Avid Tutorial - How to Set Default Font Sizes

By default, the font size in Avid Media Composer for both your Project window and for all of your bins is 11. If you're like me, you need a slightly larger font size so your eyes aren't strained. However, you don't want to go through the trouble of adjusting the font size for all of your bins one at a time. Fortunately, there is a way to set the default font size for all of your bins and the project window. Watch the video to find out.

  1. At the top of your Project window, find the Settings button and click it.
  2. Scroll down until you find the settings for Interface (or just type "i" on your keyboard to jump all the way down to all settings options that start with "i").
  3. Double click Interface to pull up the Interface window
  4. Make sure the boxes next to "Override all Bin font sizes" and "Override Project font size" are checked.
  5. Type in your desired font size for each.
  6. Click "Apply" in the bottom right corner of the Interface window.

That's it. What other Avid Media Composer tips do you have? Leave them in the Comments section.

Here's How You Can Shoot Better B-Roll

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There are a lot of things that can frustrate a documentary film editor, like finding out there isn't enough good, quality footage to produce a well-rounded piece with a solid structure and full story arc. Shooters who are new to the video production industry not only need to learn the basics of lighting and composition, but also how to approach a b-roll shoot strategically and how to think like an editor. Improve the quality of your b-roll and you elevate the quality of the final piece.

Follow these tips for shooting better b-roll. Your editor will thank you.

  1. Hold The Shot - I've edited a lot of videos over the years and it always surprises me when I get footage from other shooters that never seems to settle long enough for me to find good in and out points. Just when I think that the shooter has finally framed up the shot, it pans off to something else after only a second or two, leaving me with no good edit options. Once you frame up your shot, hold it steady for at least seven seconds so your editor can make a cut. Now, the exception to this is if there's a compelling moment playing out in front of you in real-time. Leave the camera on the shot until the moment is complete. Remember to learn patience when shooting.
  2. Focus On What's Most Important - What is the scene supposed to be about? Who are the central characters in the story? It can be easy for an inexperienced shooter to arrive at a busy location and feel overwhelmed with the amount of activity going on in front of the lens (like a crowded market place, for example). The tendency for an inexperienced shooter is to get way too many wide shots. When you try to show the viewer everything you end up not telling the viewer anything of importance. When there are too many things in the frame, viewers don't know what's most important and aren't sure where to focus their attention.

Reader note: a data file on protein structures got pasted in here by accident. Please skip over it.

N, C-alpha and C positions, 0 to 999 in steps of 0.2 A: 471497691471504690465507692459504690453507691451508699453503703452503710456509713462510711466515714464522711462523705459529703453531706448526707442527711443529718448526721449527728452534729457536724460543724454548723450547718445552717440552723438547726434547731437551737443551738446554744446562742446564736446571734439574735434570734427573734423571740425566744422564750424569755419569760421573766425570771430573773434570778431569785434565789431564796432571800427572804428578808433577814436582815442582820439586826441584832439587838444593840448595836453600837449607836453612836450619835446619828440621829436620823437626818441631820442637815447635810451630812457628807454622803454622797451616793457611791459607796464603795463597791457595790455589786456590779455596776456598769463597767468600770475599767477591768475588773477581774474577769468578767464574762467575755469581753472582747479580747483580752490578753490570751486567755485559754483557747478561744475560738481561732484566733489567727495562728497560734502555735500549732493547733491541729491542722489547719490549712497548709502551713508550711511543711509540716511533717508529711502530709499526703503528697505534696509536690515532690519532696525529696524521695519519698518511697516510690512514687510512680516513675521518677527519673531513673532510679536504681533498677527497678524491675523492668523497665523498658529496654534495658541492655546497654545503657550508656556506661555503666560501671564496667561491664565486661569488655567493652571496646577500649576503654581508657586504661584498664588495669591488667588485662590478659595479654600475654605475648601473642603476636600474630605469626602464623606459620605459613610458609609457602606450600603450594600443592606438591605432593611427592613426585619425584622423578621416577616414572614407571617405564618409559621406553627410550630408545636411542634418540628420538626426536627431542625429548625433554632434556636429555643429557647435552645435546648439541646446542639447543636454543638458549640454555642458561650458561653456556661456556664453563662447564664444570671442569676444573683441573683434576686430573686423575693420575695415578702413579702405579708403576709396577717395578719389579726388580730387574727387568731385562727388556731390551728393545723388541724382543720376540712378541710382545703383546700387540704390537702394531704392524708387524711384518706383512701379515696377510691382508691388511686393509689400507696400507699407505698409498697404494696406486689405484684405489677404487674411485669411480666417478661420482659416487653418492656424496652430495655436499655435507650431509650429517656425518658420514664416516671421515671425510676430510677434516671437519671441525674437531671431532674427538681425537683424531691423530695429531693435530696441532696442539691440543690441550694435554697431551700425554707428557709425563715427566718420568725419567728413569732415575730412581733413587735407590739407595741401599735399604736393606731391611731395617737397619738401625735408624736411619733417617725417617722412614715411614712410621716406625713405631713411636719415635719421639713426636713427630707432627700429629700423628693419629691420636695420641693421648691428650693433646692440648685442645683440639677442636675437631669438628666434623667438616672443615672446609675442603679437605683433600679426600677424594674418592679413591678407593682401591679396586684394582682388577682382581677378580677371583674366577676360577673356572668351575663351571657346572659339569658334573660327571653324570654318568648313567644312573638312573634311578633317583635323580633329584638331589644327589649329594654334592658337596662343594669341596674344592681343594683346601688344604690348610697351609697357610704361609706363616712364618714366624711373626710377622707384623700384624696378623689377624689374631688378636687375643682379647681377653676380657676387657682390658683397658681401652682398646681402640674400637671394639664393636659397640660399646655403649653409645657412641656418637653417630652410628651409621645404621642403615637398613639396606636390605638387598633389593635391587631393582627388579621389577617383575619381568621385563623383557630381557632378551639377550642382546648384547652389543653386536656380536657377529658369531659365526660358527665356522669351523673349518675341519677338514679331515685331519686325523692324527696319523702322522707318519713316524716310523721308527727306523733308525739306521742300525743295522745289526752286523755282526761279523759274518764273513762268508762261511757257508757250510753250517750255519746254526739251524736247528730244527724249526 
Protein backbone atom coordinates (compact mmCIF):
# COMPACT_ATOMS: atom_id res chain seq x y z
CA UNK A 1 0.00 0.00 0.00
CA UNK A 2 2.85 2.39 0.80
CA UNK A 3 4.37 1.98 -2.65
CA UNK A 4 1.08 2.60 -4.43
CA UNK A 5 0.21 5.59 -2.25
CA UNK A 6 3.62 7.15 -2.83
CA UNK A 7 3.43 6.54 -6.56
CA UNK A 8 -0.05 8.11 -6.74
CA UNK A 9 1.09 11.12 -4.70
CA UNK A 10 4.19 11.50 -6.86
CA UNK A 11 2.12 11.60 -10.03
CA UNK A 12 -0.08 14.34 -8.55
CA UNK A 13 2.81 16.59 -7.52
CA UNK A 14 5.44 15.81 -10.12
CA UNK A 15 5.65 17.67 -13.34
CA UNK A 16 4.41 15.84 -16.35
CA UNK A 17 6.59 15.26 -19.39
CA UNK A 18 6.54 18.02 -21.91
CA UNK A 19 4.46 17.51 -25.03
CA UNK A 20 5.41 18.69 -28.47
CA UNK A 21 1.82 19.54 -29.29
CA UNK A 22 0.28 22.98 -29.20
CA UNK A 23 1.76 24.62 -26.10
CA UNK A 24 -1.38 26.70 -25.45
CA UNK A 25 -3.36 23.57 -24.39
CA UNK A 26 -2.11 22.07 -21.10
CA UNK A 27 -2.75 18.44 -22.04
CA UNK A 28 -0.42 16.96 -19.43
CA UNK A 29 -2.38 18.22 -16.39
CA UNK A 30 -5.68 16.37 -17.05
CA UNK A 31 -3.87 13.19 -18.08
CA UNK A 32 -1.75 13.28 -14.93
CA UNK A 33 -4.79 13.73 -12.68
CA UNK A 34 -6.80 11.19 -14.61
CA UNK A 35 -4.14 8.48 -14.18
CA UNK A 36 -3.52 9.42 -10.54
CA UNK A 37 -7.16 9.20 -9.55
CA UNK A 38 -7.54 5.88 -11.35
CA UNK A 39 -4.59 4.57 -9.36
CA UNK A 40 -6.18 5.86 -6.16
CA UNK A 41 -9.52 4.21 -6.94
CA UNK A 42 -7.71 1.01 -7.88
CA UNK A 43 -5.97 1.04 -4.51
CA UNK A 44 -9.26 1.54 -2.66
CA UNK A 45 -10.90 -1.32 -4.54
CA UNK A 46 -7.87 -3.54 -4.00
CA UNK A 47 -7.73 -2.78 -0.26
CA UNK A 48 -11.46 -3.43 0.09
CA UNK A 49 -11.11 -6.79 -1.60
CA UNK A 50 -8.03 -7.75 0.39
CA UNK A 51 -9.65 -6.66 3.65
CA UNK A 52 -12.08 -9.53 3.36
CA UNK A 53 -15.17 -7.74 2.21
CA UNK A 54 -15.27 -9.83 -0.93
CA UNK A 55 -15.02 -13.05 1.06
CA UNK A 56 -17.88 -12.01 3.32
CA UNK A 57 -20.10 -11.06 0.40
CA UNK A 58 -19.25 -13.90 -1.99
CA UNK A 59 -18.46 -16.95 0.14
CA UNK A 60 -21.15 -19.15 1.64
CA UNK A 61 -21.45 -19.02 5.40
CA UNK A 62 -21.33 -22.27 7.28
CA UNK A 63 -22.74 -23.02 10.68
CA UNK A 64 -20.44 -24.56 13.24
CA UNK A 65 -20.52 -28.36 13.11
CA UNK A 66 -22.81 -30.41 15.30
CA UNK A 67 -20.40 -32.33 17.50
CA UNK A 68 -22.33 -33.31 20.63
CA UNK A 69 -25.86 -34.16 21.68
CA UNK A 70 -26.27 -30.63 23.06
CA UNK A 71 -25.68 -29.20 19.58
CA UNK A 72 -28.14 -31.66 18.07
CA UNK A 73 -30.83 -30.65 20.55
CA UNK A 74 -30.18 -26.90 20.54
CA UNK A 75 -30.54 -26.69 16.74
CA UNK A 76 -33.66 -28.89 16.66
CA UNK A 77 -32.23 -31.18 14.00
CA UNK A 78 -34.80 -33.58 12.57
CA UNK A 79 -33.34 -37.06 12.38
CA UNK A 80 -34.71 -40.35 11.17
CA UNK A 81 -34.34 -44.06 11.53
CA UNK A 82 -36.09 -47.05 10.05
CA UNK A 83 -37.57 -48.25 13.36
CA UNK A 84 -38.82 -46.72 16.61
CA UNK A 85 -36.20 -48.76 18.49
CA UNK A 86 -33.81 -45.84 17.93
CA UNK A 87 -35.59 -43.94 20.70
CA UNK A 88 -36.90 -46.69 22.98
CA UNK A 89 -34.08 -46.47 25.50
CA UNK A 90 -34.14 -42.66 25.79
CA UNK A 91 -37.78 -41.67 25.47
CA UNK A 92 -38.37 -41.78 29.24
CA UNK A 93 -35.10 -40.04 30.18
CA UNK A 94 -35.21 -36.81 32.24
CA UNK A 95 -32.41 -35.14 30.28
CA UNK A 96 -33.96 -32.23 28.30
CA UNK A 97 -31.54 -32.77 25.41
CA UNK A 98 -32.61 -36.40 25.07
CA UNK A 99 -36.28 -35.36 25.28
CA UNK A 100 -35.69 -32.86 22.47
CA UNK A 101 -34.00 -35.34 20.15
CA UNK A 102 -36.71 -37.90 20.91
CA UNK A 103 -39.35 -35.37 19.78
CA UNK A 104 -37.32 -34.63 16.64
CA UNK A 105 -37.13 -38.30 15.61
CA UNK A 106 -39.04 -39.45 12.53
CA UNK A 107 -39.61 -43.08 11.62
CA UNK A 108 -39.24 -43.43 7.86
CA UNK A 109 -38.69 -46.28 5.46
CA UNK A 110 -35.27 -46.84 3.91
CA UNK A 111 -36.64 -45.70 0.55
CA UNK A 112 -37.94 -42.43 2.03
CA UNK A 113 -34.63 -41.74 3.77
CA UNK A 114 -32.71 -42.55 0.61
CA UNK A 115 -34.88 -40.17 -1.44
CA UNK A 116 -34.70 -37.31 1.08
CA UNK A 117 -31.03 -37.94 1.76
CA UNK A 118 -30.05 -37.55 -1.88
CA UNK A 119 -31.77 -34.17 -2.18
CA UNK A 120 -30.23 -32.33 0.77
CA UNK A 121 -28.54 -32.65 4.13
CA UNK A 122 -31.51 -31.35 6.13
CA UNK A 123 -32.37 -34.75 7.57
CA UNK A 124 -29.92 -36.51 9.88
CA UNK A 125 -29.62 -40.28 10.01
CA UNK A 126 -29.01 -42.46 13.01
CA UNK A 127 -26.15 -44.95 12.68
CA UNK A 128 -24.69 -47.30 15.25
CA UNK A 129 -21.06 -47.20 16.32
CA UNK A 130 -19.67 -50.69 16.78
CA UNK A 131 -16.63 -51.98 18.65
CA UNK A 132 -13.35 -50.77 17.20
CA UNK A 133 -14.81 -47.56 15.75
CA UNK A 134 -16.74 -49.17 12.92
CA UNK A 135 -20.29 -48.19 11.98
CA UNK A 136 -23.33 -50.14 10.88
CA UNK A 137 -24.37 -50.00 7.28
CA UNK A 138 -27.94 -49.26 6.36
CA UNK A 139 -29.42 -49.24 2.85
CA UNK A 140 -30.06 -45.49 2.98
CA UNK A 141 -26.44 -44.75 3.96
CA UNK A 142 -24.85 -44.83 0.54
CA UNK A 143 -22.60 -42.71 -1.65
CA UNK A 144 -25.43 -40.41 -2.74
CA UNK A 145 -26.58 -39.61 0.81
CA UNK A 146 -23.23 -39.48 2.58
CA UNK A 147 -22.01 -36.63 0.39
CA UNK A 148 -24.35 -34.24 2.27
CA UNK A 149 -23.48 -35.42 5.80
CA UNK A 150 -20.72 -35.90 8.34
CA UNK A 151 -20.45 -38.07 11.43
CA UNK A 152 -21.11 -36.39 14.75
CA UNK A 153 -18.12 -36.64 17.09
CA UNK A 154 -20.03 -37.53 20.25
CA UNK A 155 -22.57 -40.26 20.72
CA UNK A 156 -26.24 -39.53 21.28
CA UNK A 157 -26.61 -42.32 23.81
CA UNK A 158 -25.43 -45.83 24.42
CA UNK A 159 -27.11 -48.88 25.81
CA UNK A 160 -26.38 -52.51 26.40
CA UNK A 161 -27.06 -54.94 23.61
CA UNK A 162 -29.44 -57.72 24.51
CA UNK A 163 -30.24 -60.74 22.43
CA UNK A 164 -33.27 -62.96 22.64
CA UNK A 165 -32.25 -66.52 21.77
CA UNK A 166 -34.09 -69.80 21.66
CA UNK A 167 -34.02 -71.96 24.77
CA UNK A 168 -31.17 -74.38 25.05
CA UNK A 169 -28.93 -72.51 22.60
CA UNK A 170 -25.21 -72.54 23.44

3. Build Sequences - Every shooter has heard this one before, "Get wides, mediums, and tights." It sound elementary, but it's often overlooked. The editor will be looking for shots that help build a narrative and that's impossible to do without a variety of shots at different focal lengths. For reference, look back at my post "5 Things To Remember When Shooting Documentaries."  In it I talk about the importance of giving your shots beginnings, middles, and endings, and looking for detailed close-up shots that an editor can use for transitional elements. Once you have those shots in the can, think about unique camera angles that you can get while on location.
  4. Give Us a Sense Of Time and Place - Viewers need to be oriented. Capture the environment in which the story takes place. In some cases, the environment is a character unto itself and shouldn't be neglected. Provide your editor (and ultimately the audience) with plenty of footage that conveys context.
  5. Show Subjects In Their Environment - As the logical next step from point #4, it's important that you get footage of the subject in his or her own environment. The sit-down interview with your subject might take place somewhere unrelated to the story he or she is telling (like a studio). Showing the subject in his or her environment makes him or her more real for the audience.
  6. Show Subjects Traveling - Your editor will need plenty of shots of your subject traveling from point "A" to point "B," then over to points "C" and "D." Capturing traveling b-roll is important for moving the story forward, and it helps your editor bridge scenes without jarring the audience with awkward cuts. Whether it's walking through the marketplace, driving through downtown, or bike riding by the river, get those traveling shots.
  7. Always Record NAT Sound - By "nat" sound, I mean "natural" sound; ambience. Set up your on-board camera mic to record the sounds of every b-roll location, and be sure to monitor the levels. The final video can't rely solely on voice-over and music. It needs ambient sound strategically placed throughout, to create a sense of presence and immediacy. So, go ahead and capture the sound, even if you think the editor will cover up the NATs with music or VO. 

Video editors, what other advice can you give to young camera operators? Leave your thoughts in the Comments section.